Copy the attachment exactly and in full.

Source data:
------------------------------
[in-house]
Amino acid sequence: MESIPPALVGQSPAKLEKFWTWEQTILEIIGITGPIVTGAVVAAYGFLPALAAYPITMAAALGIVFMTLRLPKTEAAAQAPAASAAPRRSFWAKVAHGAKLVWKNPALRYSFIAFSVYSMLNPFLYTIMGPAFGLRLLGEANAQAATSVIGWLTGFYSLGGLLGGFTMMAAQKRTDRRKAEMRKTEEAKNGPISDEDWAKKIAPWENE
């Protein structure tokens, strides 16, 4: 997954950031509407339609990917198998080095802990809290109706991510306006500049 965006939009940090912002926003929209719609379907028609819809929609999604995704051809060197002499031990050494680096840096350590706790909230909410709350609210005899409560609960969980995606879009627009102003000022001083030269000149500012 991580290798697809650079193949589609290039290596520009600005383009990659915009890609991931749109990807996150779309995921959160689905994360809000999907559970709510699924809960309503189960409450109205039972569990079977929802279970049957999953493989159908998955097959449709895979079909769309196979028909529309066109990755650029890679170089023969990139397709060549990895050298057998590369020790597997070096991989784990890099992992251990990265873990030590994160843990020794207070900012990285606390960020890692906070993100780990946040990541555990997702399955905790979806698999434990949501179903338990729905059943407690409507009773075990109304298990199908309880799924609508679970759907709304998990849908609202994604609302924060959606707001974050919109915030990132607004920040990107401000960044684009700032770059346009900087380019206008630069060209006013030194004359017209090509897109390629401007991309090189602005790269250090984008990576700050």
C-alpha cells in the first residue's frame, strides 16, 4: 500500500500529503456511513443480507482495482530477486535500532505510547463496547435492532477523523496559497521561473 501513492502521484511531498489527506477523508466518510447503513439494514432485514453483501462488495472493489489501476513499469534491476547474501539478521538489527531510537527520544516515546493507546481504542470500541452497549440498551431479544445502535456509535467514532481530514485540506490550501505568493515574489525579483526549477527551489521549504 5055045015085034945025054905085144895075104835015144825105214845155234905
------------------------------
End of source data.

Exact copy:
[in-house]
Amino acid sequence: MESIPPALVGQSPAKLEKFWTWEQTILEIIGITGPIVTGAVVAAYGFLPALAAYPITMAAALGIVFMTLRLPKTEAAAQAPAASAAPRRSFWAKVAHGAKLVWKNPALRYSFIAFSVYSMLNPFLYTIMGPAFGLRLLGEANAQAATSVIGWLTGFYSLGGLLGGFTMMAAQKRTDRRKAEMRKTEEAKNGPISDEDWAKKIAPWENE
């Protein structure tokens, strides 16, 4: 997954950031509407339609990917198998080095802990809290109706991510306006500049 965006939009940090912002926003929209719609379907028609819809929609999604995704051809060197002499031990050494680096840096350590706790909230909410709350609210005899409560609960969980995606879009627009102003000022001083030269000149500012 991580290798697809650079193949589609290039290596520009600005383009990659915009890609991931749109990807996150779309995921959160689905994360809000999907559970709510699924809960309503189960409450109205039972569990079977929802279970049957999953493989159908998955097959449709895979079909769309196979028909529309066109990755650029890679170089023969990139397709060549990895050298057998590369020790597997070096991989784990890099992992251990990265873990030590994160843990020794207070900012990285606390960020890692906070993100780990946040990541555990997702399955905790979806698999434990949501179903338990729905059943407690409507009773075990109304298990199908309880799924609508679970759907709304998990849908609202994604609302924060959606707001974050919109915030990132607004920040990107401000960044684009700032770059346009900087380019206008630069060209006013030194004359017209090509897109390629401007991309090189602005790269250090984008990576700050």
C-alpha cells in the first residue's frame, strides 16, 4: 500500500500529503456511513443480507482495482530477486535500532505510547463496547435492532477523523496559497521561473 501513492502521484511531498489527506477523508466518510447503513439494514432485514453483501462488495472493489489501476513499469534491476547474501539478521538489527531510537527520544516515546493507546481504542470500541452497549440498551431479544445502535456509535467514532481530514485540506490550501505568493515574489525579483526549477527551489521549504 5055045015085034945025054905085144895075104835015144825105214845155234905